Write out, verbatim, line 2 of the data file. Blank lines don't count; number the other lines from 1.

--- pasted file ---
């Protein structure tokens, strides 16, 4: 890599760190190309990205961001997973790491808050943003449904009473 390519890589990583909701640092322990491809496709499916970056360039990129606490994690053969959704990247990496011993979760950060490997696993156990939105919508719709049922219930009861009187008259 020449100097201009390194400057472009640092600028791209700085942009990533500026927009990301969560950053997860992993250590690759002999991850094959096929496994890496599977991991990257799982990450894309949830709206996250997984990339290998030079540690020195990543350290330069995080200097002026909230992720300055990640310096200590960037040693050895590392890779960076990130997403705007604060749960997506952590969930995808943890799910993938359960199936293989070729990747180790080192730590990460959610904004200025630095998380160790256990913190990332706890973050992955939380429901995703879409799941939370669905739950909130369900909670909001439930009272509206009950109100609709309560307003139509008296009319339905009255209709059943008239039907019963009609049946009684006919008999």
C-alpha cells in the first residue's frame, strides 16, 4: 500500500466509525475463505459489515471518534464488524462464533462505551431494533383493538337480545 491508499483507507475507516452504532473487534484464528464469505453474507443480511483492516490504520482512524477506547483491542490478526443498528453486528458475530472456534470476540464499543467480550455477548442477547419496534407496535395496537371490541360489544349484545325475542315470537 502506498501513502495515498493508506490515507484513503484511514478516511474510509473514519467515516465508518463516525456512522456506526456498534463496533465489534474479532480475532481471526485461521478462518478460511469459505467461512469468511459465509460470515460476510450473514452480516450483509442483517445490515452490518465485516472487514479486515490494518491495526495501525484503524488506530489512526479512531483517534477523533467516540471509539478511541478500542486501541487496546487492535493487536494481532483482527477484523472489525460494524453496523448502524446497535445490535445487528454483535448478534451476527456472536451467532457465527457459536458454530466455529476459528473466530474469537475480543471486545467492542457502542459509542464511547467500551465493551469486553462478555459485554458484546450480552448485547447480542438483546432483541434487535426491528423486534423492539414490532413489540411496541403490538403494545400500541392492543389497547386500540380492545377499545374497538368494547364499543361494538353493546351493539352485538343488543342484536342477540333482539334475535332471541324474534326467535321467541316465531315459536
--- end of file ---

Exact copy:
C-alpha cells in the first residue's frame, strides 16, 4: 500500500466509525475463505459489515471518534464488524462464533462505551431494533383493538337480545 491508499483507507475507516452504532473487534484464528464469505453474507443480511483492516490504520482512524477506547483491542490478526443498528453486528458475530472456534470476540464499543467480550455477548442477547419496534407496535395496537371490541360489544349484545325475542315470537 502506498501513502495515498493508506490515507484513503484511514478516511474510509473514519467515516465508518463516525456512522456506526456498534463496533465489534474479532480475532481471526485461521478462518478460511469459505467461512469468511459465509460470515460476510450473514452480516450483509442483517445490515452490518465485516472487514479486515490494518491495526495501525484503524488506530489512526479512531483517534477523533467516540471509539478511541478500542486501541487496546487492535493487536494481532483482527477484523472489525460494524453496523448502524446497535445490535445487528454483535448478534451476527456472536451467532457465527457459536458454530466455529476459528473466530474469537475480543471486545467492542457502542459509542464511547467500551465493551469486553462478555459485554458484546450480552448485547447480542438483546432483541434487535426491528423486534423492539414490532413489540411496541403490538403494545400500541392492543389497547386500540380492545377499545374497538368494547364499543361494538353493546351493539352485538343488543342484536342477540333482539334475535332471541324474534326467535321467541316465531315459536